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From the Eastern Daily Press, a good regional daily. I have heard of having bats in the belfry. I have been accused of having bats in the belfry myself. This is a bit different, and rather nice.
Builders working at a Norfolk school have had to take special care not to ruffle the feathers of one village VIP.
The £1m project at Catfield First School, near Stalham, not only includes plans for a new classroom, hall, library and staffroom… but also a des res in the roof for a resident barn owl.
The work, which started in October, has even been carefully planned to cause the minimum disturbance at the start of the nesting season.
Mary Blackie, headteacher at the 34-pupil school, said: “Barn owls have been roosting and nesting in the roof for as long as anyone can remember.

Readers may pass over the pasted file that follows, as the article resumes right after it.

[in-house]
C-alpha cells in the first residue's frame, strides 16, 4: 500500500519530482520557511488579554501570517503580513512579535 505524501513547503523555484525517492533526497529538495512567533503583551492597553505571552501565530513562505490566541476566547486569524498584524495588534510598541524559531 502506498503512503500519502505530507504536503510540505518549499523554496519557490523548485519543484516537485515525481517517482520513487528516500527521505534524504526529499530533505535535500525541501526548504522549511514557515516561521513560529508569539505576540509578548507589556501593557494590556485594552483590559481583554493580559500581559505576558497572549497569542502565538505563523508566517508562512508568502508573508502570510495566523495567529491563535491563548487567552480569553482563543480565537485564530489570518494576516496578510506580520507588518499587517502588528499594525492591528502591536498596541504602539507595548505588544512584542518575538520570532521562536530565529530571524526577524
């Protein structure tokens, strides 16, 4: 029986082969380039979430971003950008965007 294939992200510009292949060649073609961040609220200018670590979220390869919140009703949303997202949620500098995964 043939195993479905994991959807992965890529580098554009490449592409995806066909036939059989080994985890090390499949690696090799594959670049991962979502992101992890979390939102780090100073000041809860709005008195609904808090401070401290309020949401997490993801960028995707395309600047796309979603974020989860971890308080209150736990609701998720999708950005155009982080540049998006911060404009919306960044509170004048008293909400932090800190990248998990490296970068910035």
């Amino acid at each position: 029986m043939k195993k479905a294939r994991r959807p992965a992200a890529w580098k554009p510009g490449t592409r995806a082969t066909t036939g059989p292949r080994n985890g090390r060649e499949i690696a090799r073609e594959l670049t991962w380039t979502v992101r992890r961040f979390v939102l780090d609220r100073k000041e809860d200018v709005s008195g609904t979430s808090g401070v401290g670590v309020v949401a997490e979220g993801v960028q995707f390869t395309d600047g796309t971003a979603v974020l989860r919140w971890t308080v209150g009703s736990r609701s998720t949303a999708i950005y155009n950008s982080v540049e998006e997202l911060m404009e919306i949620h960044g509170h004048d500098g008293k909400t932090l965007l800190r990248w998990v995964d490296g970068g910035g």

“Our oldest village resident, Margaret Hubbard, who is 100, did not attend the school, but even she remembers owls nesting here.”
Generations of owls have entered the roof space at the gable end through the same Victorian brick hole, which Ms Blackie said had been specially created at some stage in the school's 150-year history.
“That created an unusual challenge for the builders as owls are a protected species,” she said.
Before work could begin on extending the gable end, local owl experts had to be called in and consulted on the bird's welfare.
Their plan of action included providing a temporary owl box at the far end of the school and building a new hole - using the same Victorian brickwork - into the wall of the extension.
Ms Blackie, who has been the Catfield head since 2003, said: “One of the builders was shocked to discover the owl had not immediately moved out when work started. He peered through the hole and found himself face to face with the owl - it nearly made him fall off his ladder.”
She said work on the extension wall had been accelerated so the new hole was in place for the spring nesting season.
“The owl is still being seen in the area, so hopefully she will be able to nest in the roof this year as usual,” she said.